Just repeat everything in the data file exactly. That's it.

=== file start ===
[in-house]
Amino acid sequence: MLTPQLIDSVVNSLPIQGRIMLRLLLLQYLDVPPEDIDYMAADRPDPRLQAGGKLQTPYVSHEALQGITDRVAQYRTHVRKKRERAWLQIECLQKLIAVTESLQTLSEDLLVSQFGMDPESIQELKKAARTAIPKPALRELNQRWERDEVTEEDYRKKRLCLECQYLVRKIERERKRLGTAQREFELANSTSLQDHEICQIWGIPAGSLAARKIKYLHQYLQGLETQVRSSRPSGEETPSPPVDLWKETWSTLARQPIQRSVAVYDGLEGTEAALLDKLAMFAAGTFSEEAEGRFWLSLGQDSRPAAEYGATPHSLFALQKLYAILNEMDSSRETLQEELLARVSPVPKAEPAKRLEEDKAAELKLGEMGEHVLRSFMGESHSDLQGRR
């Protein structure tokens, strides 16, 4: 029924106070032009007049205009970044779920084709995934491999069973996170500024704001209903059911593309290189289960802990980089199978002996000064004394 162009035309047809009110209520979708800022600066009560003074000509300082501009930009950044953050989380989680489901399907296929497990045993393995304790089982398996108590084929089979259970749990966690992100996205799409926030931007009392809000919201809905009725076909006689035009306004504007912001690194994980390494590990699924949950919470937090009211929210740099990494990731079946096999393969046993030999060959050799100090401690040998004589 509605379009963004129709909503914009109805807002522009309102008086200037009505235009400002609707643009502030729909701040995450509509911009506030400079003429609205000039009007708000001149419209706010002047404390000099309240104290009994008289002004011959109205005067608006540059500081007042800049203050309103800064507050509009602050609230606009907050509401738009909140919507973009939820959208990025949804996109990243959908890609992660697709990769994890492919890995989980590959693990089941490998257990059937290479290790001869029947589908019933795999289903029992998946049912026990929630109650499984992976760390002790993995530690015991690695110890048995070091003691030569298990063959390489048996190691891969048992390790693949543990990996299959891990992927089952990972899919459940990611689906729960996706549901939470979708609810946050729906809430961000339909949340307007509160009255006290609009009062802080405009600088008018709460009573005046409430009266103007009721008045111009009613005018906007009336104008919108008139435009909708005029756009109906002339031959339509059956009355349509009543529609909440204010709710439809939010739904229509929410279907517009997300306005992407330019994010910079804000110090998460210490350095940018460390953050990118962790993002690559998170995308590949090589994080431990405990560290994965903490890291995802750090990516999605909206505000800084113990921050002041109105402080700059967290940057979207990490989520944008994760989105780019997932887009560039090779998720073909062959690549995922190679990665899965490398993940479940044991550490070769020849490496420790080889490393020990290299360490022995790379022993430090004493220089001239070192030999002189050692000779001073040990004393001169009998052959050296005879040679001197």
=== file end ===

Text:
[in-house]
Amino acid sequence: MLTPQLIDSVVNSLPIQGRIMLRLLLLQYLDVPPEDIDYMAADRPDPRLQAGGKLQTPYVSHEALQGITDRVAQYRTHVRKKRERAWLQIECLQKLIAVTESLQTLSEDLLVSQFGMDPESIQELKKAARTAIPKPALRELNQRWERDEVTEEDYRKKRLCLECQYLVRKIERERKRLGTAQREFELANSTSLQDHEICQIWGIPAGSLAARKIKYLHQYLQGLETQVRSSRPSGEETPSPPVDLWKETWSTLARQPIQRSVAVYDGLEGTEAALLDKLAMFAAGTFSEEAEGRFWLSLGQDSRPAAEYGATPHSLFALQKLYAILNEMDSSRETLQEELLARVSPVPKAEPAKRLEEDKAAELKLGEMGEHVLRSFMGESHSDLQGRR
């Protein structure tokens, strides 16, 4: 029924106070032009007049205009970044779920084709995934491999069973996170500024704001209903059911593309290189289960802990980089199978002996000064004394 162009035309047809009110209520979708800022600066009560003074000509300082501009930009950044953050989380989680489901399907296929497990045993393995304790089982398996108590084929089979259970749990966690992100996205799409926030931007009392809000919201809905009725076909006689035009306004504007912001690194994980390494590990699924949950919470937090009211929210740099990494990731079946096999393969046993030999060959050799100090401690040998004589 509605379009963004129709909503914009109805807002522009309102008086200037009505235009400002609707643009502030729909701040995450509509911009506030400079003429609205000039009007708000001149419209706010002047404390000099309240104290009994008289002004011959109205005067608006540059500081007042800049203050309103800064507050509009602050609230606009907050509401738009909140919507973009939820959208990025949804996109990243959908890609992660697709990769994890492919890995989980590959693990089941490998257990059937290479290790001869029947589908019933795999289903029992998946049912026990929630109650499984992976760390002790993995530690015991690695110890048995070091003691030569298990063959390489048996190691891969048992390790693949543990990996299959891990992927089952990972899919459940990611689906729960996706549901939470979708609810946050729906809430961000339909949340307007509160009255006290609009009062802080405009600088008018709460009573005046409430009266103007009721008045111009009613005018906007009336104008919108008139435009909708005029756009109906002339031959339509059956009355349509009543529609909440204010709710439809939010739904229509929410279907517009997300306005992407330019994010910079804000110090998460210490350095940018460390953050990118962790993002690559998170995308590949090589994080431990405990560290994965903490890291995802750090990516999605909206505000800084113990921050002041109105402080700059967290940057979207990490989520944008994760989105780019997932887009560039090779998720073909062959690549995922190679990665899965490398993940479940044991550490070769020849490496420790080889490393020990290299360490022995790379022993430090004493220089001239070192030999002189050692000779001073040990004393001169009998052959050296005879040679001197």